It happened at the time when most student leaders were off the square at a strategic meeting. The remaining student picket team arrested the three. After a brief discussion, Zhou Yongjun and Guo Haifeng decided to hand them to the government, fearing for lending the government excuse to suppress the movement.

After the massare, Yu Zhijian received a life sentence (Yu Dongyue got 20 years and Lu Decheng 16). After eleven and half years of prison, Yu Zhijian was released early for medical reason. He managed to escape from China into Tailand in 2009 and arrived in US. With a political refugee status, he lived with his family in Indiana. They also have been taking care of Yu Dongyue, who had become mentally incapacitated by the experience.

Yu Zhijaing (right) with his wife and son.

Yu Zhijian died on March 30, 2017, of diebetes. He was 54.

People of 1989: Xu Jiatun (许家屯)

Xu Jiatun was already 73 in 1989. He had been the head of the Xinhua Press Agency in Hong Kong, the de facto ambassador from mainland, for six years. He was an old and high-ranked Communist and had served as the Party head of the Jiangsu province. During his tenure in Hong Kong, he maintained a relatively open and liberal stance, establishing close personal relations with many of the local rich capitalists.

Throughout the 1989 movement, Xu Jiatun had a direct communication channel with Zhao Ziyang, feeding the latter with outside information collected from Hong Kong. According to Xu Jiatun's memoir, Zhao Ziyang called him right after his trip to North Korea, summoning him to Beijing to discuss the situation. Later, Zhao Ziyang delegated Xu Jiatun, through Yang Shangkun, to mediate and communicate with Deng Xiaoping. After Zhao Ziyang's ouster, Xu Jiatun passed a sympathetic message to Zhao Ziyang.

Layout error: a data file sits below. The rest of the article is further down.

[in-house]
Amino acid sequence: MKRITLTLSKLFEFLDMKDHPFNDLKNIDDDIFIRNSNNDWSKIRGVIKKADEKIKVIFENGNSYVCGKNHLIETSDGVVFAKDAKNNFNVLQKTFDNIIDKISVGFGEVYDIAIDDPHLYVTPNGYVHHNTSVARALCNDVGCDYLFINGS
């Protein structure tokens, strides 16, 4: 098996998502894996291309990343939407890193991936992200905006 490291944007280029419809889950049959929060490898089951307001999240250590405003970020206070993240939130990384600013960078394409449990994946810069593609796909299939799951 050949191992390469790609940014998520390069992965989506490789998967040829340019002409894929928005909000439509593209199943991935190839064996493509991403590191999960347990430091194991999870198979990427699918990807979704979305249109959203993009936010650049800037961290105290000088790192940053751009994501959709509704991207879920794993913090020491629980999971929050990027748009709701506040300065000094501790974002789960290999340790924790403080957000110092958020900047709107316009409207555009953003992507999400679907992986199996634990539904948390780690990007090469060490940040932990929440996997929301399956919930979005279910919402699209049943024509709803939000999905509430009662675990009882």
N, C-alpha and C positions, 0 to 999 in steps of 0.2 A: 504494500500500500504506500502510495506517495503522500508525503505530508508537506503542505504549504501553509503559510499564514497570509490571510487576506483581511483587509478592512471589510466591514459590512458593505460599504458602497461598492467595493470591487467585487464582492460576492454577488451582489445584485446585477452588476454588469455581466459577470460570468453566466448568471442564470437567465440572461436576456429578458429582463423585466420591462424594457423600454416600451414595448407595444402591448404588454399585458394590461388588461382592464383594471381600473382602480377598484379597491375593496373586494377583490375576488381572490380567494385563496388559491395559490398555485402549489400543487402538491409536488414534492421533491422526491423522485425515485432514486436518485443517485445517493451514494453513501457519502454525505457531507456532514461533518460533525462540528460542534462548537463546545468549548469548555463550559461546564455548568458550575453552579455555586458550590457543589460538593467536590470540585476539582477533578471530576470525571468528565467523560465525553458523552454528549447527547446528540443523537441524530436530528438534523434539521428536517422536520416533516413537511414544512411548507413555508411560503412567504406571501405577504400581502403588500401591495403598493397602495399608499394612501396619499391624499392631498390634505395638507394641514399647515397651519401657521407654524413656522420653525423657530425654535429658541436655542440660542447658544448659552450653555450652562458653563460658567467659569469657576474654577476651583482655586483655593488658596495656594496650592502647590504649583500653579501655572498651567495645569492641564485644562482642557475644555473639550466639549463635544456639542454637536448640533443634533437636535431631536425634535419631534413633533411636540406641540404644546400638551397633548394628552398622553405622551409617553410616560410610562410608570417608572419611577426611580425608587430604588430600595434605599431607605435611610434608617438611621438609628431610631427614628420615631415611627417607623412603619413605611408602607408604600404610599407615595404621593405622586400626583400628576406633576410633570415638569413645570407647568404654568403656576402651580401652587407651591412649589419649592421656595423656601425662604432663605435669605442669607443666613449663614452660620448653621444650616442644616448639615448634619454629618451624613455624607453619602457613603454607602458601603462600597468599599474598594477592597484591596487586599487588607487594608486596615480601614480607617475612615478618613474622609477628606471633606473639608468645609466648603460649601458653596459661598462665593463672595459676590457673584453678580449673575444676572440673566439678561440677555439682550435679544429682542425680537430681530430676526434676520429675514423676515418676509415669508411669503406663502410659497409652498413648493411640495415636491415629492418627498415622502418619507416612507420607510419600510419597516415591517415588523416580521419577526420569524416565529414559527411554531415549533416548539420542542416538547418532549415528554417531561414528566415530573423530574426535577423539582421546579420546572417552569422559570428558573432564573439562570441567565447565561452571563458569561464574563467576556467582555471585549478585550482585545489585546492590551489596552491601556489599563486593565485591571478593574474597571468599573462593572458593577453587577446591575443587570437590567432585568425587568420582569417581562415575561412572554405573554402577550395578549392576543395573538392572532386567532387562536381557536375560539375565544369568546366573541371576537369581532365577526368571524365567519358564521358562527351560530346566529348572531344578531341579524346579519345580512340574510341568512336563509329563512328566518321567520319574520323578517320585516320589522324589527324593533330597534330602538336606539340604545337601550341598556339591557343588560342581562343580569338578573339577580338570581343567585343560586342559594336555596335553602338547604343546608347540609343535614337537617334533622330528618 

In the latter stage of the movement, with a tacit permission of Xu Jiatun, the left-leaning press in Hong Kong had adopted a stand supporting the movement. Some, including staff of his agency, had even participated in local demonstrations. After the massacre, Xu Jiatun signed off for Wenhui, a local newspaper under his control, to publish a protesting editorial. He was removed from his post shortly after and retired.

In late April, 1990, Xu Jiatun left China abruptly, fearing for further repercussions. He became the highest ranked official in exile. He lived in Los Angeles and published memoirs. Although he frequently expressed the desire to return to China in his later years, he never obtained a permission to do so.

Xu Jiatun died on June 29, 2016, at his home in Los Angles. He was 100.

People of 1989

Thursday, August 10, 2017

This Day in 1989: June 25, 1990, Fang Lizhi and Li Shuxian Leave US Embassy for Exile

On June 25, 1990, after more than a year of hiding in the US Embassy, Fang Lizhi and Li Shuxian finally obtained permission from the Chinese government to leave the country. The boarded a plane provided by the US government and flew to Britain to begin their exile life.

Later, Fang Lizhi wrote about their experiences of taking refuge, daily life, and the negotiation that led to their exile.